Closeup of two teen girls kissing their mom, who is in the middle.

Addiction to opioids makes the news on a regular basis, but the number one misused substance in the U.S. is still alcohol. Around 10% of adults develop and alcohol use disorder, and many of those started drinking before they reached the legal age. It’s important to delay the age when young people first use alcohol—if they use it at all—as research shows this lowers the risk for addiction disorders and other harms.

Talking to Youth

Adults may feel that kids and teens don’t listen to what they have to say–especially about a topic like underage drinking. Despite adult misgivings, there is solid evidence that they have significant influence on the decisions of the kids in their life around alcohol use. Drinking changes how the adolescent brain develops and makes the individual more susceptible to developing an addiction disorder. Heavy drinking during the teen years can produce a smaller brain and can limit cognitive functioning or the ability to make good decisions. Parents, caregivers, and other loved ones and relatives can find the basics about alcohol’s impact on teens, as well as simple ways to start conversations through the campaign Talk. They Hear You®. Conversation topics include the following, and tips for each interaction are included on the website.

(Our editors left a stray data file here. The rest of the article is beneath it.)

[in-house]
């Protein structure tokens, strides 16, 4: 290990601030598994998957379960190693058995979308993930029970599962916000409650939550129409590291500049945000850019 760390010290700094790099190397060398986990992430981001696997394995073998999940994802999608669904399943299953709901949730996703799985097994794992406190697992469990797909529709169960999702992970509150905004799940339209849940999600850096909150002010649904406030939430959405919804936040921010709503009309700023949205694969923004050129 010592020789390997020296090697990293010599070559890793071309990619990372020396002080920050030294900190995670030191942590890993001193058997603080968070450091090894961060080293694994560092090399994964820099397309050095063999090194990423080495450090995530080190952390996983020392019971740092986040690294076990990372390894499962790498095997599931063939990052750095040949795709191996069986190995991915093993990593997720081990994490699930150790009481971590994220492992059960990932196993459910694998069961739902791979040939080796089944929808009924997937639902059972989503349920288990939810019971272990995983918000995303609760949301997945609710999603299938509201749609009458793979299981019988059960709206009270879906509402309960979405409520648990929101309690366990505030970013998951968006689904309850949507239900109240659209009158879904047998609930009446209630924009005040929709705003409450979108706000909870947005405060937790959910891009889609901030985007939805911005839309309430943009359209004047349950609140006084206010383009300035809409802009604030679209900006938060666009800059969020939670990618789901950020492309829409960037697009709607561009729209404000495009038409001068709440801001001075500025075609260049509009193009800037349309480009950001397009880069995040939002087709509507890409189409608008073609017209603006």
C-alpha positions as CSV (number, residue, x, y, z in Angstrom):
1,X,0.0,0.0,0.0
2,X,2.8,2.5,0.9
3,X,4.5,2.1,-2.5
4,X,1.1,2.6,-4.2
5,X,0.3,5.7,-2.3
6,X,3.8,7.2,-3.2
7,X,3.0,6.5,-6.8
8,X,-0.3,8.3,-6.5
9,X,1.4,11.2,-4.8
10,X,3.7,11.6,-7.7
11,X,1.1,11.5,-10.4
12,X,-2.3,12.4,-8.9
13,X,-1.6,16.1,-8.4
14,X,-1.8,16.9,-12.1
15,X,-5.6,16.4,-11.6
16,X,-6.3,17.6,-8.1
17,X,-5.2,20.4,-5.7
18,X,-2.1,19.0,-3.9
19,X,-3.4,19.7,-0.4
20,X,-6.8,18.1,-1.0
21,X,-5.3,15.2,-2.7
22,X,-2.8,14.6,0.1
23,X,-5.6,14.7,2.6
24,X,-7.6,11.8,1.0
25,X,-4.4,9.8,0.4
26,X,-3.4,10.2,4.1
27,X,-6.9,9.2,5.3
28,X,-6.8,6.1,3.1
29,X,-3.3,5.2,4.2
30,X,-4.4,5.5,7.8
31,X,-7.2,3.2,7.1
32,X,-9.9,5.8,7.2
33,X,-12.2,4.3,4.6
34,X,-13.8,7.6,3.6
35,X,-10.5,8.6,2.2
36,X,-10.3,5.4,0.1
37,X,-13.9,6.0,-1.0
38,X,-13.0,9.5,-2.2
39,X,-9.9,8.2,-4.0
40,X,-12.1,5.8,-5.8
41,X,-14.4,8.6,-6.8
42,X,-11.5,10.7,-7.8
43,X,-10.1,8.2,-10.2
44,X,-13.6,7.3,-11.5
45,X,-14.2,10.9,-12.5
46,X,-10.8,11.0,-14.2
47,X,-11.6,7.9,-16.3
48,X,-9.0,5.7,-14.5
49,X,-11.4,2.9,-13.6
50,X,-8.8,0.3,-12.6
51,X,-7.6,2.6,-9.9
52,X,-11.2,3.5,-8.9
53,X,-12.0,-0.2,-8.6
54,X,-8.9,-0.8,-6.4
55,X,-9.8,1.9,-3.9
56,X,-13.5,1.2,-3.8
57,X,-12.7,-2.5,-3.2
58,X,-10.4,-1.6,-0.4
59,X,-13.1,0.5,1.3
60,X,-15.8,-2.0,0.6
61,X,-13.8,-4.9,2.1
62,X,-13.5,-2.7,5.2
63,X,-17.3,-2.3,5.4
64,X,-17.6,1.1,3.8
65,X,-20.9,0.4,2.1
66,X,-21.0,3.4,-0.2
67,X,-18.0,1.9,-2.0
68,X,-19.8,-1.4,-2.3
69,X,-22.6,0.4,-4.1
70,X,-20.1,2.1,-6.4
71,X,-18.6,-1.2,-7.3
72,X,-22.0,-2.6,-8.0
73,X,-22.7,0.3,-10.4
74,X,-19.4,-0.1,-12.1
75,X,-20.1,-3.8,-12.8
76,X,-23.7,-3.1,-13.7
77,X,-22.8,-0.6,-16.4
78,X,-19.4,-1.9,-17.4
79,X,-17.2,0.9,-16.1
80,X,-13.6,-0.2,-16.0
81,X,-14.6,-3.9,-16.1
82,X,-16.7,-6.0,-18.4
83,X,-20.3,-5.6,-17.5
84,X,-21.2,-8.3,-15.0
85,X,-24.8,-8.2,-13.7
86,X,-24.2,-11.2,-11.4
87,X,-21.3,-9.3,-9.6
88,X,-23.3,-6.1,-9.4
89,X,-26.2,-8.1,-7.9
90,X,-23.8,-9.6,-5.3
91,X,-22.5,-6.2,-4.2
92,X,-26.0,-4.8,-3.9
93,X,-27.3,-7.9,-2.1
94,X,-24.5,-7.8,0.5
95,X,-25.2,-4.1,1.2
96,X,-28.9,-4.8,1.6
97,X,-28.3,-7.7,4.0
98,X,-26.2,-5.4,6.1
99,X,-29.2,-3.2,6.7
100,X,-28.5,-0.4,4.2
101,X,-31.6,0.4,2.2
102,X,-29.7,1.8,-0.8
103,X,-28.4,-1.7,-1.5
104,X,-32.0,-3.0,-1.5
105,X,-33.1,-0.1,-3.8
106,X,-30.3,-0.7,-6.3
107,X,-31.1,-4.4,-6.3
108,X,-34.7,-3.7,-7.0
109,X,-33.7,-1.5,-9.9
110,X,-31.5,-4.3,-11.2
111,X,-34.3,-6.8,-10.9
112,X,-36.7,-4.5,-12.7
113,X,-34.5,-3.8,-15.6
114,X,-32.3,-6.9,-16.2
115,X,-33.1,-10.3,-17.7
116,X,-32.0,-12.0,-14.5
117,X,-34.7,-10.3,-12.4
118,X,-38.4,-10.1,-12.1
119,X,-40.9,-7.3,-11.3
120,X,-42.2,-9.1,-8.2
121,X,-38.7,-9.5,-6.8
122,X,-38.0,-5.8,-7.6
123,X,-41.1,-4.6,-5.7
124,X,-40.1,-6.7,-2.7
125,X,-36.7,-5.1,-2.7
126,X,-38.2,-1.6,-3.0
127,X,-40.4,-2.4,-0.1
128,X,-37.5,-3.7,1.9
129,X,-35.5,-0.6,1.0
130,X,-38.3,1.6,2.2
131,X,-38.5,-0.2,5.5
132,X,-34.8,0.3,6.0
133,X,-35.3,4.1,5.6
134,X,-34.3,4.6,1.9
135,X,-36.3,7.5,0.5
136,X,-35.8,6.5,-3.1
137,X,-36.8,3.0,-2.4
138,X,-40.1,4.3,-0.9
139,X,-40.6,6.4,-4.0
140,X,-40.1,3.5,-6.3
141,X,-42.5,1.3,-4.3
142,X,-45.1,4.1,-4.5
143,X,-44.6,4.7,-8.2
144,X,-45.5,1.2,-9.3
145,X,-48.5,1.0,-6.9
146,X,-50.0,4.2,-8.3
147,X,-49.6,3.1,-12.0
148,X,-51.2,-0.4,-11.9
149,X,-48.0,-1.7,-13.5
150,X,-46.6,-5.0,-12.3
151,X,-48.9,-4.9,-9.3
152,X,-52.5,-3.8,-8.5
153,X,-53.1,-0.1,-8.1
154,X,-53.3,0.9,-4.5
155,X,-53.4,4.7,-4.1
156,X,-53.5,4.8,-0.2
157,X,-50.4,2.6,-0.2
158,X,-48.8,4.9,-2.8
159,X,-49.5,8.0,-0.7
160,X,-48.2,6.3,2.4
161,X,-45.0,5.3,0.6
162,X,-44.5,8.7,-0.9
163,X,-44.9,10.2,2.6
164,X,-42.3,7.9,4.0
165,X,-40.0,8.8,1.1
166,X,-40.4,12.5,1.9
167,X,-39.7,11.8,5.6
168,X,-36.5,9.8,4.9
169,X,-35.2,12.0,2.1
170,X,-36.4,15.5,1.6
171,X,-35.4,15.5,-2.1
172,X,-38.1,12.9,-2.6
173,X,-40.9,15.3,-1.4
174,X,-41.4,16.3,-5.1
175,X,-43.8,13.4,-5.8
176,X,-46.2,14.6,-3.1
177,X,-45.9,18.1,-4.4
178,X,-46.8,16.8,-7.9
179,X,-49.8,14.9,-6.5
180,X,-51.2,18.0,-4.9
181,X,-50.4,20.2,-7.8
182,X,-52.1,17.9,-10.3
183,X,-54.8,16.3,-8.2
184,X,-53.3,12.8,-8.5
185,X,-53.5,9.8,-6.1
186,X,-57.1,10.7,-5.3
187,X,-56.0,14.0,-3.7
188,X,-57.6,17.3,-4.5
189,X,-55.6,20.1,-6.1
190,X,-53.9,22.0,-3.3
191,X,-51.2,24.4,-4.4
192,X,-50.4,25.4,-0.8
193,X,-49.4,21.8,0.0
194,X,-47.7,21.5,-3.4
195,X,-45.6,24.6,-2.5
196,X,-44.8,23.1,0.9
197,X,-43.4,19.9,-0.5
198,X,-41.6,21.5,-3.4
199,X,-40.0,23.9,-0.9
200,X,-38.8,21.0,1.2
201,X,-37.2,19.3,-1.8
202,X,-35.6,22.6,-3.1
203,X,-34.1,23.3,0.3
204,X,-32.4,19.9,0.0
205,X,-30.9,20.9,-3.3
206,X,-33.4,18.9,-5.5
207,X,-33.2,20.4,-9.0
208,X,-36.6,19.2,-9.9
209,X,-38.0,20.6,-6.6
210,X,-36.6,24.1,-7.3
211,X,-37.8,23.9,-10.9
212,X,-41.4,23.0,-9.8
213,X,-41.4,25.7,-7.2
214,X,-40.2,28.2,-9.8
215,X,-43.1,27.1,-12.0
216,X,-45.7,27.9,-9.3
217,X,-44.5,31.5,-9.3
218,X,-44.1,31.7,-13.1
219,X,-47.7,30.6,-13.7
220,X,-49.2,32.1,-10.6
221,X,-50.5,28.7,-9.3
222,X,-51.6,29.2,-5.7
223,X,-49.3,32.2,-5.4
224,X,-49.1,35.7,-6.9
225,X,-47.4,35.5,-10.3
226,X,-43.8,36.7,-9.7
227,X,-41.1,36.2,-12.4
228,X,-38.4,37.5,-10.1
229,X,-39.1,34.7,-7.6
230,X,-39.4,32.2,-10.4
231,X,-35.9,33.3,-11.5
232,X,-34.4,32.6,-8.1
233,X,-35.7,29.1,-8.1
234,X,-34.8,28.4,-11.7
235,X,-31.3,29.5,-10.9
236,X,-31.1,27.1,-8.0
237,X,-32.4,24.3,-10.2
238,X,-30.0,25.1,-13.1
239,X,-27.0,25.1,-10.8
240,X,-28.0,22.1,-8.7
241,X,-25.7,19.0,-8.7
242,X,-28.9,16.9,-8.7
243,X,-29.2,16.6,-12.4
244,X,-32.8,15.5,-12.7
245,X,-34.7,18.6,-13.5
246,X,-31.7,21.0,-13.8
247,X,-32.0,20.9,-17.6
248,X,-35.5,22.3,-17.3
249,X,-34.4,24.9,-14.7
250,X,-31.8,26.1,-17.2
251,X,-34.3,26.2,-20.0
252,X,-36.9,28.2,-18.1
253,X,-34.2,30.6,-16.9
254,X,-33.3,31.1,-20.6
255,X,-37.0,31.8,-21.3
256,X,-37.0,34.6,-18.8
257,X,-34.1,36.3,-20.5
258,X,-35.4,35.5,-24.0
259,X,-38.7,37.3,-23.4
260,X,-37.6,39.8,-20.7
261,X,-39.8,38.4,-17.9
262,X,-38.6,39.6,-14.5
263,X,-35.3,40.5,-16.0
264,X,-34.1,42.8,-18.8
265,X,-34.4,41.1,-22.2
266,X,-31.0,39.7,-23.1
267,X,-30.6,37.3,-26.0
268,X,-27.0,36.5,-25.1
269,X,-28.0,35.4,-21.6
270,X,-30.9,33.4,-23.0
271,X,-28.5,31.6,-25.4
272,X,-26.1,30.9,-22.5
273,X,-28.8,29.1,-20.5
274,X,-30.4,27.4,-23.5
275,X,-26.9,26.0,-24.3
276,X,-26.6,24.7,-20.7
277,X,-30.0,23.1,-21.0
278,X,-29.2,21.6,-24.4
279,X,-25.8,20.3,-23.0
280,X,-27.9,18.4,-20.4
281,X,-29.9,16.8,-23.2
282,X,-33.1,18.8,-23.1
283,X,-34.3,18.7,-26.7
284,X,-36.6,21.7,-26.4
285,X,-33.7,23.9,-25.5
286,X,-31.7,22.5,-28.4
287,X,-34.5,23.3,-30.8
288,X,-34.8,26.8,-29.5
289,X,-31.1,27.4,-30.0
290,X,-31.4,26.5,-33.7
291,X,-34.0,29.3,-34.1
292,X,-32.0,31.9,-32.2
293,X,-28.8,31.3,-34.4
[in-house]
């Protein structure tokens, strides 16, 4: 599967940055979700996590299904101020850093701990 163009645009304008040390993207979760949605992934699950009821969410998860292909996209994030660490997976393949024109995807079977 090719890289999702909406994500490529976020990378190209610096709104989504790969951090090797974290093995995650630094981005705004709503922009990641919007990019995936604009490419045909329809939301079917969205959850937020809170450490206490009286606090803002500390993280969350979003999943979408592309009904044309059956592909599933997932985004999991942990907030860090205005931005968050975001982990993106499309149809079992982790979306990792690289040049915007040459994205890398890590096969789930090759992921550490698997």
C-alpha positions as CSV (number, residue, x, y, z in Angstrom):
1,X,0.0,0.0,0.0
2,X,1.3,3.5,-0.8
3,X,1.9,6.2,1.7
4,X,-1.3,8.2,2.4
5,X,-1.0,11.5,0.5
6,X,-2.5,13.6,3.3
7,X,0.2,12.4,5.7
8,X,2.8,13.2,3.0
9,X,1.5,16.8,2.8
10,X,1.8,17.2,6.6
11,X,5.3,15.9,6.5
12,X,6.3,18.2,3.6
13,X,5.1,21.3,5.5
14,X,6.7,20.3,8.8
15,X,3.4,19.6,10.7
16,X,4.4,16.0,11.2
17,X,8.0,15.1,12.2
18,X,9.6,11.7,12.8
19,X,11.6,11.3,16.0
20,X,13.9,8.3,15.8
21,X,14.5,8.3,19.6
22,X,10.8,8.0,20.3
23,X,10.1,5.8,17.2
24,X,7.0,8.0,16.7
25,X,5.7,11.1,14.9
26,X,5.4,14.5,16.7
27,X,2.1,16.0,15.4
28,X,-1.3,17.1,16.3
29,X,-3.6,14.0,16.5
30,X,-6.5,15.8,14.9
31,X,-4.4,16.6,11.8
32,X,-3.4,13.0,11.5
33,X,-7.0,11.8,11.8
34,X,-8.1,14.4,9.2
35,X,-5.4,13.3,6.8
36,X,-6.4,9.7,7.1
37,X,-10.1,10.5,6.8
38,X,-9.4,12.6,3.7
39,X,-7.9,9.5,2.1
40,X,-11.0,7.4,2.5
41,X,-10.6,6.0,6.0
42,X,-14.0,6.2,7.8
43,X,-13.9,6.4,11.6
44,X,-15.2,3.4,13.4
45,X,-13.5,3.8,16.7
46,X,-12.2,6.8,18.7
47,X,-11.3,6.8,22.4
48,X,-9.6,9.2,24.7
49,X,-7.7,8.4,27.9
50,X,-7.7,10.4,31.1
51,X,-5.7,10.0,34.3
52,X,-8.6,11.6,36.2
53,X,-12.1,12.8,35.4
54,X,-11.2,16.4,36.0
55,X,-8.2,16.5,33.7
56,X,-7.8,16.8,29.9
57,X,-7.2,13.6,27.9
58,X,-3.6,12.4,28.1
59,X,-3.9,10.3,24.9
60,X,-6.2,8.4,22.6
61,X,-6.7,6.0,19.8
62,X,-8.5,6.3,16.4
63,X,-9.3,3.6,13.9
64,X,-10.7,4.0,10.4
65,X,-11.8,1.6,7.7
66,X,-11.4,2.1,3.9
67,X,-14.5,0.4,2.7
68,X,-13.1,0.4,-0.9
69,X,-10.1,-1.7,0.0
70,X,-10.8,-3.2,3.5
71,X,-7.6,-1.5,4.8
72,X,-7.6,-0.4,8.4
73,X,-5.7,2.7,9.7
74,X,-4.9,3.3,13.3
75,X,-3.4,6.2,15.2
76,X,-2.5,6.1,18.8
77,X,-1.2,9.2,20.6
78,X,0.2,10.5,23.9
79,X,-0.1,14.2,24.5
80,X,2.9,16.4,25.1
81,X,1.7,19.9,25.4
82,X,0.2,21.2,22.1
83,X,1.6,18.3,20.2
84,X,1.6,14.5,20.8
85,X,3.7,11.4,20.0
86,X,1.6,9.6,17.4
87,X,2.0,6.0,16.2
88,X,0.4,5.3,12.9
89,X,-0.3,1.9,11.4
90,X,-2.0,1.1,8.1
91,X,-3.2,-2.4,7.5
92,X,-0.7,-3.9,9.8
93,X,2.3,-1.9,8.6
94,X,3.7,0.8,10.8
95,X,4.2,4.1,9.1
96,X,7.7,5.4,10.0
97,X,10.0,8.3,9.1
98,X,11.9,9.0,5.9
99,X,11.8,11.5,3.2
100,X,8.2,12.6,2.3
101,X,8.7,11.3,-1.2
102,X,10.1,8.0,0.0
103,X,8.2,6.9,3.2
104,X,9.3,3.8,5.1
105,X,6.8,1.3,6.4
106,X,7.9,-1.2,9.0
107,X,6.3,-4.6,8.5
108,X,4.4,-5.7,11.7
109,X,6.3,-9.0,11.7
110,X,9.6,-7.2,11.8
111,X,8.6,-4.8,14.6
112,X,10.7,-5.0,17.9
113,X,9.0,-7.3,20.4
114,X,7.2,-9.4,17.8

In Pennsylvania in 2021, 65% of teens had never tried alcohol and 86% had not had a drink in the past 30 days. Kids who don’t drink are NOT a small group, and hearing from caregivers that they are expected not to use alcohol while underage is a powerful experience for them.

About the Expert


As Director of Program for Compass Mark, Teri Miller-Landon is responsible for the strategic leadership and direction of addiction prevention programs in Lancaster, Lebanon, and Chester Counties. She was previously the Deputy Director of Administration with Lancaster County Adult Probation and Parole Services; as well as the Division Director overseeing probation/parole units that supervise special populations.

She coordinated the Lancaster County’s Crisis Intervention Team (CIT) Training for Law Enforcement from 2013 to 2019 and was employed for 6 years with Lancaster County Behavioral Health/Developmental Services. Teri works part-time as an adjunct professor at Elizabethtown College, and is certified to teach suicide prevention, trauma-informed care, and de-escalation skills.

Teri received her bachelor’s in psychology from Millersville University and her MSW from Temple University. She has two teenage children and lives in Manheim Township, Lancaster County. Compass Mark benefits greatly from Teri’s extensive education and experience, as well as her passion for structuring systems to support marginalized individuals.

This post was originally published by WGAL TV 8 on and sponsored by Donegal Insurance Group as part of the Mental Health Moment campaign. We thank WGAL TV 8 and Donegal Insurance Group for their support of prevention and mental wellbeing in our region.